At the European Parliament in Brussels, members were trying to make sense of what was emanating from Catalonia.
Philippe Lamberts, from the Belgian Greens:
“Dialogue is what we need. Some space was created for it when the Catalan Prime Minister Puigdemont refrained from unilaterally declaring independence and when Mariano Rajoy, the Spanish Prime Minister, refrained from suspending Catalan autonomy. Now it’s for the two to talk to one another, and if they do not take the initiative, maybe the EU Commission should offer its services to help reinstating dialogue.”
But any EU mediation remains highly controversial, not only for the Spanish Socialist Juan Fernando López Aguilar.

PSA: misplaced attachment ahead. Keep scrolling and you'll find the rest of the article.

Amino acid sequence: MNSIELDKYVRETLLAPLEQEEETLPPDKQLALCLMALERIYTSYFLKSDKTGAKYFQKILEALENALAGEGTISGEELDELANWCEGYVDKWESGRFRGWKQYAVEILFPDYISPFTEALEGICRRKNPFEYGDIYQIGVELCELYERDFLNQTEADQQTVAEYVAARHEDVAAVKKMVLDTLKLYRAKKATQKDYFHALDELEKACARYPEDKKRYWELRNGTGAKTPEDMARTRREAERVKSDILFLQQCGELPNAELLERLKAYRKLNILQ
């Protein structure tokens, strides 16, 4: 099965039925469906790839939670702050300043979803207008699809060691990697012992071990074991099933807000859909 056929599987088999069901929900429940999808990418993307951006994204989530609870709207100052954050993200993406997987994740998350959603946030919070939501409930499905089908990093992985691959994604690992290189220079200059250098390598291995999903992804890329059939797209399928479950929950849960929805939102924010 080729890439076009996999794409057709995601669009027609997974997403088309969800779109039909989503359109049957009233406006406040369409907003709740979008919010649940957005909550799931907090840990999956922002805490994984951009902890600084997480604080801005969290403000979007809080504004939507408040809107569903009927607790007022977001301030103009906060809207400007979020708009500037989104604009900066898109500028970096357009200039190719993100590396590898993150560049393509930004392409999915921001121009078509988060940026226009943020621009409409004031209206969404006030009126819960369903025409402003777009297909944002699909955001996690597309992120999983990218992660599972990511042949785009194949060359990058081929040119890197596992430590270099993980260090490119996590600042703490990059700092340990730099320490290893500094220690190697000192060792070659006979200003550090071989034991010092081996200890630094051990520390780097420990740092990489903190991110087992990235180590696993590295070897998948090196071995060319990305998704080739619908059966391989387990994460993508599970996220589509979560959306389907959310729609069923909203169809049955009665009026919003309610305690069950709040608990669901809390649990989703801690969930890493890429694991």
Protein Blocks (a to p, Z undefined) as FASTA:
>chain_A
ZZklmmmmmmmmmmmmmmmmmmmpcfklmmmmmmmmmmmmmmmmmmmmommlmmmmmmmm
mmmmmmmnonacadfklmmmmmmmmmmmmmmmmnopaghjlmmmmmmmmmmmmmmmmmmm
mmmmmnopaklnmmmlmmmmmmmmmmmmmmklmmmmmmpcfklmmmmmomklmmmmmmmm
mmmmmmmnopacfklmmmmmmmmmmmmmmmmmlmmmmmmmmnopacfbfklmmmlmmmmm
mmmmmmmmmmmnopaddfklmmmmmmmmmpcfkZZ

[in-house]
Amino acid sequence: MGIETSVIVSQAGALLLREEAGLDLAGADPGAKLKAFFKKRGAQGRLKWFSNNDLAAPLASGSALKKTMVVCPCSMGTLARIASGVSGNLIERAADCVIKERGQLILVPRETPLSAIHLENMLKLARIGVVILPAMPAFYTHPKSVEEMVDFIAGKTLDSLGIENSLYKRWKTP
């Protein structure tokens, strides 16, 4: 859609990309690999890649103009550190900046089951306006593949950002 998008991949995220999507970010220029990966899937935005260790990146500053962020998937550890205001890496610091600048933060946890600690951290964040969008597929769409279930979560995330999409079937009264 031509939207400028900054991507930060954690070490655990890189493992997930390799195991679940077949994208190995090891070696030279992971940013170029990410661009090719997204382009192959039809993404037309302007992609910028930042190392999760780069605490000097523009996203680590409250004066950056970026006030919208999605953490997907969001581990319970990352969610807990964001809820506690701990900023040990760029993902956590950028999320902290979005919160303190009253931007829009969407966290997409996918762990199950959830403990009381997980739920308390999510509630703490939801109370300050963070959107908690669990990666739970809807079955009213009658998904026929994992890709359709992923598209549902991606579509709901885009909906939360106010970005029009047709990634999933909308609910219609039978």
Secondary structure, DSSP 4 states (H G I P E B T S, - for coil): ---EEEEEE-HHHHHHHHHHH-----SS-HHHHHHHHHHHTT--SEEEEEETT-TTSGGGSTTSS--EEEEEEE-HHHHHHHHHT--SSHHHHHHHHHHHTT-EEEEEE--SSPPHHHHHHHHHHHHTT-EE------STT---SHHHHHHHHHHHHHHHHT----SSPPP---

“The answer is no to a mediation. Its not the role of the European Union. On the contrary. The European Union has been consistent on the message which is clear: that there is no room in the European Union for a self-proclaimed Catalonian republic as a new member state of the European Union.”
So far, there is virtually no support for Catalan independence in Brussels – and no signs that this might change.